Summary: The progressive crystallization of dolomite has been investigated in the temperature range of 90 to 410°C by means of X-ray powder diffraction, electron microscopy, and infra-red spectroscopy.
Short-time, low-temperature experiments (≤ 145°C yielded dolomites with a high defect density. In detail, lattice faults can be described as: Random succession of more or less ordered cation domains, producing a long-range mosaic-type disorder; cation ordering may take place along <10¯0> and <11¯20>; tilting and dislocation of individual CO3 groups; and irregular interstratification of dolomite layers of different chemical compositions in the crystallographic c-directions.
Dolomites produced in experiments of longer duration are composed of an interstratification of essentially two chemically different dolomite layers, of which the stacking sequence is more perfect than it is at lower crystallization degrees. Both components grow rapidly at the expense of dolomites of intermediate composition. Finally, long-term low-temperature (145°C) experiments produced two independent, coexistent dolomite phases. Within single dolomite layers cations now lie very close to their theoretical positions. CO3-tilting and dislocation decreases markedly.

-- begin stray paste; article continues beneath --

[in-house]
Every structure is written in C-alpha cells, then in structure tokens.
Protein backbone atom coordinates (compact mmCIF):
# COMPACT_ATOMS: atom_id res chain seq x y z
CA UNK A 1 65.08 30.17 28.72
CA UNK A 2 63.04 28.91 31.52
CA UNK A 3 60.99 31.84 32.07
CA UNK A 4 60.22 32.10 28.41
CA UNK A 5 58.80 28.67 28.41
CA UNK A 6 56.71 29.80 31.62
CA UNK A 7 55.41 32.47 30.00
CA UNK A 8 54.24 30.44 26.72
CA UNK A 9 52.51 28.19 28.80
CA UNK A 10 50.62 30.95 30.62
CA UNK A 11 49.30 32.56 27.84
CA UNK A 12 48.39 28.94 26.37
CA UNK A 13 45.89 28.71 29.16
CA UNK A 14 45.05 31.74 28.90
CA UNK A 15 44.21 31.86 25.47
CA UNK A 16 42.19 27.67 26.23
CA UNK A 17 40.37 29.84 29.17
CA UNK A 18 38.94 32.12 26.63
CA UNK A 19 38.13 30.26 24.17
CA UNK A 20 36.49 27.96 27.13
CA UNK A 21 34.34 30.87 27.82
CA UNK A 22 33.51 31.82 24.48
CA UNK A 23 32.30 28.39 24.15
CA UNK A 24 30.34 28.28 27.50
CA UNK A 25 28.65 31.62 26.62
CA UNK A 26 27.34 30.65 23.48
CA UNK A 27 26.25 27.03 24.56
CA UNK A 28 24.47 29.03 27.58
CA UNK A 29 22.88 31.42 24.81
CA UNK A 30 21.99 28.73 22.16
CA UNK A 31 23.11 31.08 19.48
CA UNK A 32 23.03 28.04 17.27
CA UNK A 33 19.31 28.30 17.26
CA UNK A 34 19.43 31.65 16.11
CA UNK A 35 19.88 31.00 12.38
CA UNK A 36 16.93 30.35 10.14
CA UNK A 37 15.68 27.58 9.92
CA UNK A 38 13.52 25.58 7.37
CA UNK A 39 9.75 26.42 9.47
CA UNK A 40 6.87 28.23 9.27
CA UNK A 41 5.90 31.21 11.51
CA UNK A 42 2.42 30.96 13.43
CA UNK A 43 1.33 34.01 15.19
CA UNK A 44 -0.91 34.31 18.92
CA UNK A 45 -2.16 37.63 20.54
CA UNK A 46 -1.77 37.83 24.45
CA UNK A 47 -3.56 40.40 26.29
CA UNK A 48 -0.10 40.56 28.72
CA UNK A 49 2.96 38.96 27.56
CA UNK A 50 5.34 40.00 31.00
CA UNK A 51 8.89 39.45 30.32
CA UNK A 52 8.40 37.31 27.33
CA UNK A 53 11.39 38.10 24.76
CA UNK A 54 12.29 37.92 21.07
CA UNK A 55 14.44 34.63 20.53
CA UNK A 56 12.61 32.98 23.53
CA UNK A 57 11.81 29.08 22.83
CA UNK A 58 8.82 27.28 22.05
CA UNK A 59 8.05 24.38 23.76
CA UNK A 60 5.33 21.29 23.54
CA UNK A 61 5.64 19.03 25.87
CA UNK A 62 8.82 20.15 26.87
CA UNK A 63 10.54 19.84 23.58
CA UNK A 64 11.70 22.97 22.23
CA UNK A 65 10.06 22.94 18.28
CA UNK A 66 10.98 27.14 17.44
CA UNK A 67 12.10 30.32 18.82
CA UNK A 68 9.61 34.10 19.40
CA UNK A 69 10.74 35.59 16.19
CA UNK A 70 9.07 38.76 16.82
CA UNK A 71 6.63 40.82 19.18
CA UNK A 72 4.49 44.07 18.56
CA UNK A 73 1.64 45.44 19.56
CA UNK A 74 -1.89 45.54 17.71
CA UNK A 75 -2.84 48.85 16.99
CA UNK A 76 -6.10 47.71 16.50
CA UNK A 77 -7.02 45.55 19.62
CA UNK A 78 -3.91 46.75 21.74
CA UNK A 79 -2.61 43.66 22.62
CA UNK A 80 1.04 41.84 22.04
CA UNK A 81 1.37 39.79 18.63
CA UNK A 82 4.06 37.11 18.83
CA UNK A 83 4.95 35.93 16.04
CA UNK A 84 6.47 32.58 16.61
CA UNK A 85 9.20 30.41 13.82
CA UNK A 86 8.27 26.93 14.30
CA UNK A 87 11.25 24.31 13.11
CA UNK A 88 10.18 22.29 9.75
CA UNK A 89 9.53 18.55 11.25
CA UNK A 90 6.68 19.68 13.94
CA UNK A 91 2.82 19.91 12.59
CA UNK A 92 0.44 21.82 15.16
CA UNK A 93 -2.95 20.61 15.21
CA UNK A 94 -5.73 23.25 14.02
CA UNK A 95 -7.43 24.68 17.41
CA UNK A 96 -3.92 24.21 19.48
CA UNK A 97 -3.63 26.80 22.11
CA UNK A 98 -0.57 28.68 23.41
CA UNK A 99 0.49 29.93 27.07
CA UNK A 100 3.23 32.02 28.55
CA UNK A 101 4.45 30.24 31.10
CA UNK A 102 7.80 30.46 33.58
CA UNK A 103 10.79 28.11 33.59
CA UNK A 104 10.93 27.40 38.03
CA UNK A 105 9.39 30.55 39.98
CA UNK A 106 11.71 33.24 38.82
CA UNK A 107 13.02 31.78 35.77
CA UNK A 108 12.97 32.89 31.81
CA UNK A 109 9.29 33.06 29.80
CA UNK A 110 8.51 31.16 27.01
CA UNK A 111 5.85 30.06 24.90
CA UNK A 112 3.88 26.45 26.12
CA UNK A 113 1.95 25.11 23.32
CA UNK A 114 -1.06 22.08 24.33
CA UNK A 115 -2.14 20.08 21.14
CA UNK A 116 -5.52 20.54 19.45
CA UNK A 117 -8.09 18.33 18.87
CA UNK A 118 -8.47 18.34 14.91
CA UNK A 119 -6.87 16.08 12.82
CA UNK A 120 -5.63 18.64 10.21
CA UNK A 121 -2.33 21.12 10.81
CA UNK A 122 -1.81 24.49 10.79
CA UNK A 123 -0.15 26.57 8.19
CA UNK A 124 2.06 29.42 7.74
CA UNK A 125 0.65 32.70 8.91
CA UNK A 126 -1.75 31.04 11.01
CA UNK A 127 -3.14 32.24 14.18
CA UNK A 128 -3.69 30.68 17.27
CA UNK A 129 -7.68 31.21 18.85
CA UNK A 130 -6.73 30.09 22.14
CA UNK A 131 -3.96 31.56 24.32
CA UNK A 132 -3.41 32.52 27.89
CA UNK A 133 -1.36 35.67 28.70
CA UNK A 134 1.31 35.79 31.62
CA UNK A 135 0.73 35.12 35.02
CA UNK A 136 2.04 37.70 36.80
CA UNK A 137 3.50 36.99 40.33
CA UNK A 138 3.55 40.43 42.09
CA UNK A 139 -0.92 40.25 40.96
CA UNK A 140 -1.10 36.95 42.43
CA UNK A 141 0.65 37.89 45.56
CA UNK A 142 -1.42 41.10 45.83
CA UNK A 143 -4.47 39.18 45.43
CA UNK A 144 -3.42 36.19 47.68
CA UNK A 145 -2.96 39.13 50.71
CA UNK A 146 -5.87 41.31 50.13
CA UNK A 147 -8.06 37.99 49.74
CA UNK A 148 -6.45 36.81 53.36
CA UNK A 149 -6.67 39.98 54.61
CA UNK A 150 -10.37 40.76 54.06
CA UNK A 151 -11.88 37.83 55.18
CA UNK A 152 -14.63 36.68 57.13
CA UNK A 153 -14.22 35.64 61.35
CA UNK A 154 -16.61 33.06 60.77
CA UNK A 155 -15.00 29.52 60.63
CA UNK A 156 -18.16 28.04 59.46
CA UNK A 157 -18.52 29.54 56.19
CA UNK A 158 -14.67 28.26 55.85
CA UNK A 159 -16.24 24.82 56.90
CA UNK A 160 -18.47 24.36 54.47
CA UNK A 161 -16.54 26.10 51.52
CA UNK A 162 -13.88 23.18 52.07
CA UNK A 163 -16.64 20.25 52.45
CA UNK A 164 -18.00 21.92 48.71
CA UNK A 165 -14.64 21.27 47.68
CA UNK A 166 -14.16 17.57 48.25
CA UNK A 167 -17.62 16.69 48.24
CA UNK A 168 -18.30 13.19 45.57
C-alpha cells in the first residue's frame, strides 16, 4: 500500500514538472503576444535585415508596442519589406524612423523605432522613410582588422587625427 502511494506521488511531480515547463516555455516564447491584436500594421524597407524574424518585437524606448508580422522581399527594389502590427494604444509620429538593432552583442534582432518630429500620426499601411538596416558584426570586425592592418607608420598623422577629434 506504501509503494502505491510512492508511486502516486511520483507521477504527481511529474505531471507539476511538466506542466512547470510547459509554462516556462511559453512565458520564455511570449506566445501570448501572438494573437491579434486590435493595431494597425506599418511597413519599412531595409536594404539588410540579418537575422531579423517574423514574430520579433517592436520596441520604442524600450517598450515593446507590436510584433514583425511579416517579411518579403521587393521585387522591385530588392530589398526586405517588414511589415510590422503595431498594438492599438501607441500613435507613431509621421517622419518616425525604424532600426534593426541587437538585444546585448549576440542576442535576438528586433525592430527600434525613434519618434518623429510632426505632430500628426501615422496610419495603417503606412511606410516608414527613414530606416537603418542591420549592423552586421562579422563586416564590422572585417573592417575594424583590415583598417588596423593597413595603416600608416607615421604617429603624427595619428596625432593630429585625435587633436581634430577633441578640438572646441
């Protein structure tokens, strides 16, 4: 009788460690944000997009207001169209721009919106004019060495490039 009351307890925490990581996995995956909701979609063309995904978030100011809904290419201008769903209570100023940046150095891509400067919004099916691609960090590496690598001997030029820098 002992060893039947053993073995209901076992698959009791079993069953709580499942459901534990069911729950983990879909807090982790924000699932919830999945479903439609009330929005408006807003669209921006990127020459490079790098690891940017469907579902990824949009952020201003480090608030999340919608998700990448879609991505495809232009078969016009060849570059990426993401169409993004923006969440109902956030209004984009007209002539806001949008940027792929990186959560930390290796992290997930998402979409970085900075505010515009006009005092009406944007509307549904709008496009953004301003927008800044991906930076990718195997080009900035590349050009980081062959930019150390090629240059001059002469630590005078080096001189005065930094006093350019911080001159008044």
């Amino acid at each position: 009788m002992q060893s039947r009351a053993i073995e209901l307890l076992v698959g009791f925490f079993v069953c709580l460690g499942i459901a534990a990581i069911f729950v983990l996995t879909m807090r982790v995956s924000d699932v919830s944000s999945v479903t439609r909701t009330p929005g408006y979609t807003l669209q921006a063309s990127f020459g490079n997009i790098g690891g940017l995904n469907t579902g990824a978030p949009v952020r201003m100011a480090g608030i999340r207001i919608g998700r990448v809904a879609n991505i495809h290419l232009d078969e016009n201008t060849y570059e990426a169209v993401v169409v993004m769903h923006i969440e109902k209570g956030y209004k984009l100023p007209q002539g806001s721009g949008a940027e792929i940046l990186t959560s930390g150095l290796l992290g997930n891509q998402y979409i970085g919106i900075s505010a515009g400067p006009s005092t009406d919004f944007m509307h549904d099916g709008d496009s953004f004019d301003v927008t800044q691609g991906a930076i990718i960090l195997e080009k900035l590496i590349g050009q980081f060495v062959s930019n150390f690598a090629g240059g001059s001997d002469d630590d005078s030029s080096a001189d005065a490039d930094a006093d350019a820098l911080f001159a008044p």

Hydrothermal runs at temperatures > c. 145°C yielded one single, nearly stoichiometrie, highly ordered dolomite phase. Finally, dolomites synthesized at temperatures > c. 200°C are of an ideal chemical composition and have perfect lattice ordering.